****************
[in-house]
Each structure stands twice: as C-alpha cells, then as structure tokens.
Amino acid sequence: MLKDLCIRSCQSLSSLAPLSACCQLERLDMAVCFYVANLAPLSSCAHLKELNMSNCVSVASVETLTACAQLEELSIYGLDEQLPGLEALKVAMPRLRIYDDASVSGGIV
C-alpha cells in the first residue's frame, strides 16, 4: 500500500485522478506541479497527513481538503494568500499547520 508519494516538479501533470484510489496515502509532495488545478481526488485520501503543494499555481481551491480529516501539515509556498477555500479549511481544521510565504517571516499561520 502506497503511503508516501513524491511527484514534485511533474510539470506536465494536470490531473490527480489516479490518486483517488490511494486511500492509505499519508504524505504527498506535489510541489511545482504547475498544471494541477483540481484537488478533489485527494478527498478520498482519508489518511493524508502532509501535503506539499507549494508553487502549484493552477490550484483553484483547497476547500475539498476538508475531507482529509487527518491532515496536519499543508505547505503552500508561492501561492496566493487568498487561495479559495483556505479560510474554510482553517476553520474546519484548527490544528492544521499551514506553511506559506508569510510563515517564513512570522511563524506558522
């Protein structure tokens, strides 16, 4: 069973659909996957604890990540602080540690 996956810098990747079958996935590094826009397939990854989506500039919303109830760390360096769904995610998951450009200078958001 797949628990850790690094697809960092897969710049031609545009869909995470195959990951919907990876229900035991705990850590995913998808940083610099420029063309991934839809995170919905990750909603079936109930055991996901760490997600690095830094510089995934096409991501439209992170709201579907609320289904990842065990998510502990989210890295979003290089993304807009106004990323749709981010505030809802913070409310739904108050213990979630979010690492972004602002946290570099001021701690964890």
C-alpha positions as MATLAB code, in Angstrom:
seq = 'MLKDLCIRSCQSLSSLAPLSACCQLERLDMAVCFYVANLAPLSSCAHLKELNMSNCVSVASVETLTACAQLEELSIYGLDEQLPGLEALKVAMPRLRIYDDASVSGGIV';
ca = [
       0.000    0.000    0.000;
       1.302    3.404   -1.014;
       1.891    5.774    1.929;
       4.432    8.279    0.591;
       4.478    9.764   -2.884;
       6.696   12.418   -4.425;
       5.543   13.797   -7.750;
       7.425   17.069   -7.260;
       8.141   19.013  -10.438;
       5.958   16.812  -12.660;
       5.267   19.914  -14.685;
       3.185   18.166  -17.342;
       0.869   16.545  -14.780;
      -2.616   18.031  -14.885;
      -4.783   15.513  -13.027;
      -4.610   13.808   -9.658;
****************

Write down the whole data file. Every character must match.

[in-house]
Each structure stands twice: as C-alpha cells, then as structure tokens.
Amino acid sequence: MLKDLCIRSCQSLSSLAPLSACCQLERLDMAVCFYVANLAPLSSCAHLKELNMSNCVSVASVETLTACAQLEELSIYGLDEQLPGLEALKVAMPRLRIYDDASVSGGIV
C-alpha cells in the first residue's frame, strides 16, 4: 500500500485522478506541479497527513481538503494568500499547520 508519494516538479501533470484510489496515502509532495488545478481526488485520501503543494499555481481551491480529516501539515509556498477555500479549511481544521510565504517571516499561520 502506497503511503508516501513524491511527484514534485511533474510539470506536465494536470490531473490527480489516479490518486483517488490511494486511500492509505499519508504524505504527498506535489510541489511545482504547475498544471494541477483540481484537488478533489485527494478527498478520498482519508489518511493524508502532509501535503506539499507549494508553487502549484493552477490550484483553484483547497476547500475539498476538508475531507482529509487527518491532515496536519499543508505547505503552500508561492501561492496566493487568498487561495479559495483556505479560510474554510482553517476553520474546519484548527490544528492544521499551514506553511506559506508569510510563515517564513512570522511563524506558522
């Protein structure tokens, strides 16, 4: 069973659909996957604890990540602080540690 996956810098990747079958996935590094826009397939990854989506500039919303109830760390360096769904995610998951450009200078958001 797949628990850790690094697809960092897969710049031609545009869909995470195959990951919907990876229900035991705990850590995913998808940083610099420029063309991934839809995170919905990750909603079936109930055991996901760490997600690095830094510089995934096409991501439209992170709201579907609320289904990842065990998510502990989210890295979003290089993304807009106004990323749709981010505030809802913070409310739904108050213990979630979010690492972004602002946290570099001021701690964890």
C-alpha positions as MATLAB code, in Angstrom:
seq = 'MLKDLCIRSCQSLSSLAPLSACCQLERLDMAVCFYVANLAPLSSCAHLKELNMSNCVSVASVETLTACAQLEELSIYGLDEQLPGLEALKVAMPRLRIYDDASVSGGIV';
ca = [
       0.000    0.000    0.000;
       1.302    3.404   -1.014;
       1.891    5.774    1.929;
       4.432    8.279    0.591;
       4.478    9.764   -2.884;
       6.696   12.418   -4.425;
       5.543   13.797   -7.750;
       7.425   17.069   -7.260;
       8.141   19.013  -10.438;
       5.958   16.812  -12.660;
       5.267   19.914  -14.685;
       3.185   18.166  -17.342;
       0.869   16.545  -14.780;
      -2.616   18.031  -14.885;
      -4.783   15.513  -13.027;
      -4.610   13.808   -9.658;